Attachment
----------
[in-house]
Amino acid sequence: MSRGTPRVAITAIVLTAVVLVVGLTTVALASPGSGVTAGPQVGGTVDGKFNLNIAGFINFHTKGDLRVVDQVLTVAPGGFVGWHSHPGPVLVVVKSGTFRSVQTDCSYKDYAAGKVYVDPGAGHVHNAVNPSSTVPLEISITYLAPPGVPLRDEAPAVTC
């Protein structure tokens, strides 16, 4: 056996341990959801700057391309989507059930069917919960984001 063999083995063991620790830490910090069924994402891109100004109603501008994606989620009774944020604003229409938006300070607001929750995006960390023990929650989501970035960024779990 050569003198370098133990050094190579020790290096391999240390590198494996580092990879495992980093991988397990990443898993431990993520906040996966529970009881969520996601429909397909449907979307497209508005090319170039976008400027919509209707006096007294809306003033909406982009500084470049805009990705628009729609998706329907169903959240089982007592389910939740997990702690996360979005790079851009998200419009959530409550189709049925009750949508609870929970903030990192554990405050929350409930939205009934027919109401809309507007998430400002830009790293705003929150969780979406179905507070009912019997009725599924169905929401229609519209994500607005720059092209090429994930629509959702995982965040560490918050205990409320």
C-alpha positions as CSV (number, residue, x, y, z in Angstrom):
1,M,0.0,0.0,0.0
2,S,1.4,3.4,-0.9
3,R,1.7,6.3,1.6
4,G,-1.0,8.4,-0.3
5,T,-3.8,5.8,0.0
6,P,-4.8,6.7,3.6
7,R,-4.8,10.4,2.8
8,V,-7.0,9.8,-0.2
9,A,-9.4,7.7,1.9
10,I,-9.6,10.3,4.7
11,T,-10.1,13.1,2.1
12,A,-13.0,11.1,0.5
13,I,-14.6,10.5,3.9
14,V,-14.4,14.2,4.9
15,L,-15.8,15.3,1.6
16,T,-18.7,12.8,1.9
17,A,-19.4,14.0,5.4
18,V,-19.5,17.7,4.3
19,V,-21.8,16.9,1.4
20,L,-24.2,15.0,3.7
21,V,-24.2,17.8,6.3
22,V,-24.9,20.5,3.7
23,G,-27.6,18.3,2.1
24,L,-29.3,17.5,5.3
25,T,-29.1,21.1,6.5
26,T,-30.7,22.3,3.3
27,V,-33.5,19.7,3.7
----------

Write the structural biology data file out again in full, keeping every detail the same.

[in-house]
Amino acid sequence: MSRGTPRVAITAIVLTAVVLVVGLTTVALASPGSGVTAGPQVGGTVDGKFNLNIAGFINFHTKGDLRVVDQVLTVAPGGFVGWHSHPGPVLVVVKSGTFRSVQTDCSYKDYAAGKVYVDPGAGHVHNAVNPSSTVPLEISITYLAPPGVPLRDEAPAVTC
């Protein structure tokens, strides 16, 4: 056996341990959801700057391309989507059930069917919960984001 063999083995063991620790830490910090069924994402891109100004109603501008994606989620009774944020604003229409938006300070607001929750995006960390023990929650989501970035960024779990 050569003198370098133990050094190579020790290096391999240390590198494996580092990879495992980093991988397990990443898993431990993520906040996966529970009881969520996601429909397909449907979307497209508005090319170039976008400027919509209707006096007294809306003033909406982009500084470049805009990705628009729609998706329907169903959240089982007592389910939740997990702690996360979005790079851009998200419009959530409550189709049925009750949508609870929970903030990192554990405050929350409930939205009934027919109401809309507007998430400002830009790293705003929150969780979406179905507070009912019997009725599924169905929401229609519209994500607005720059092209090429994930629509959702995982965040560490918050205990409320």
C-alpha positions as CSV (number, residue, x, y, z in Angstrom):
1,M,0.0,0.0,0.0
2,S,1.4,3.4,-0.9
3,R,1.7,6.3,1.6
4,G,-1.0,8.4,-0.3
5,T,-3.8,5.8,0.0
6,P,-4.8,6.7,3.6
7,R,-4.8,10.4,2.8
8,V,-7.0,9.8,-0.2
9,A,-9.4,7.7,1.9
10,I,-9.6,10.3,4.7
11,T,-10.1,13.1,2.1
12,A,-13.0,11.1,0.5
13,I,-14.6,10.5,3.9
14,V,-14.4,14.2,4.9
15,L,-15.8,15.3,1.6
16,T,-18.7,12.8,1.9
17,A,-19.4,14.0,5.4
18,V,-19.5,17.7,4.3
19,V,-21.8,16.9,1.4
20,L,-24.2,15.0,3.7
21,V,-24.2,17.8,6.3
22,V,-24.9,20.5,3.7
23,G,-27.6,18.3,2.1
24,L,-29.3,17.5,5.3
25,T,-29.1,21.1,6.5
26,T,-30.7,22.3,3.3
27,V,-33.5,19.7,3.7